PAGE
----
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dirac

AP link: Yagudin will go to Worlds

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I'm not sure I buy the excuse that there isn't enough time for the others to prepare since they took a little break after the Olympics. If they've been training all season, taking 1-2 wks off before World's seems like a good idea. Then they'd be fresh and ready to train hard again for the next couple weeks. I'm sure a dancer could learn a new role pretty decently in two weeks, so why can't skaters rehearse old programs in two weeks?

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I think you have to take it the way you take a politician saying he's retiring "to spend more time with my family." It may be partially true, but it functions mostly as a fig leaf for a variety of other less politic reasons. For capitalistic reasons, you don't want to risk taking the shine off an Olympic win by promptly losing to a defeated rival. An understandable though not admirable motive. In Sarah Hughes' case, I'm sure she really hasn't had much time -- she opened the Stock Exchange, she met the Mayor, she's talking to Katie Couric.....to win the ladies' gold is a Very Big Deal Indeed now. Then she'd have to go face Kwan, Slutskaya, and Cohen, all thirsting for revenge. (Kristi Yamaguchi went, true, but she could have beaten Kerrigan, Harding, et al., in her sleep, so maybe it's a little different.) This skipping-the-Worlds in an Olympic year seems to be a fairly recent phenomenon, though.

As for the others, I agree, it's a much more flimsy excuse. I realize it must be hard to work up enthusiasm for it after the Olympics, but you shouldn't treat the world championship as just another competition.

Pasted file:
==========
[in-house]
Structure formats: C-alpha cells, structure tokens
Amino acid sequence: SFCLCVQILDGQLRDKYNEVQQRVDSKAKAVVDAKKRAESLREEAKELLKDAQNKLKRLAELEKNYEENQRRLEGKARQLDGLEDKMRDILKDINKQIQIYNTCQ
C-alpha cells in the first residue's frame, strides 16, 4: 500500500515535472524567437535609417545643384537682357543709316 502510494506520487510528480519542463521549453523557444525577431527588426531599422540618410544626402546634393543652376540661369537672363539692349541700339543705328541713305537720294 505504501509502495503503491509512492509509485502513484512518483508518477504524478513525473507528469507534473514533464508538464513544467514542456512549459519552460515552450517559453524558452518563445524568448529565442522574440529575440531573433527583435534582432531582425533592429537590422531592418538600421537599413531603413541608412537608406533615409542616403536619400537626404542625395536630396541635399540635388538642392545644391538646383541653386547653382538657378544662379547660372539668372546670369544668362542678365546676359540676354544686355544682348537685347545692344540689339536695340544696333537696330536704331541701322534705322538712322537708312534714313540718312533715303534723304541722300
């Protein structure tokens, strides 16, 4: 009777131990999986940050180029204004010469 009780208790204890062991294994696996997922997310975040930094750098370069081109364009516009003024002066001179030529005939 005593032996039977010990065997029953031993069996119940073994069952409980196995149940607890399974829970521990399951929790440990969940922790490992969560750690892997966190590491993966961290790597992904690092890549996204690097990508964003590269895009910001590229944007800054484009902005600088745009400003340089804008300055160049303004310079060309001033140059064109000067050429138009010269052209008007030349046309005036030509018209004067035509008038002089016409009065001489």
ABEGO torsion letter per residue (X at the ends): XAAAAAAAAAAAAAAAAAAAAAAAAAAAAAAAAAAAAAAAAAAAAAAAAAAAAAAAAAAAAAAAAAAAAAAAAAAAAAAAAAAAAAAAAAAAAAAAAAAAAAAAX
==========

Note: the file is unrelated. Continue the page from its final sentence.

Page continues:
[ March 14, 2002, 07:55 PM: Message edited by: dirac ]

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I love it that Yagudin is willing to put himself out there against Pluschenko yet again (I'm assuming Pluschenko's going?) mostly because I so love to see him compete. But I wouldn't hold it against the others for deciding not to compete at the World's. Hey, they spend their lives focused on the goal of winning the Olympics; there's nothing wrong with retiring from competition while you're on top.

They may simply be delighted that they no longer have anything to prove after winning the Olympics. Maybe they can lead a regular life for a time. We all know what it's like to focus on something to the exclusion of everything else in your life (even if it's just post-holiday blues) and then to experience that exhaustion afterwards. I can imagine it much more intense following the Olympics. There's no harm in sitting back and just basking.

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Plushenko's giving this one a miss because of a knee injury. Russia's only sending 2 men because Klimkin is also injured and Serov couldn't arrange a visa in time - so I'm disappointed.

Which is great news for Yagudin - he needs a 'fairly' clean skate to win back his title, his presentation being so far above everyone else's. I'm actually thinking it's Honda rather than Goebel who will be his biggest threat (provided he holds his nerve.)

I'm fine with skaters not attending Worlds after the Olympics which are mentally very draining. It may not present the best skaters in the world but it does give attention to the skaters lower down the ranks. Shen & Zhao and Lobecheva & Averbukh will probably win their first World titles in pairs and dance respectively and I'm hoping Abt and Honda end up on the podium - I still think the men's competition is going to be wonderful.

[ March 17, 2002, 12:08 AM: Message edited by: sylvia ]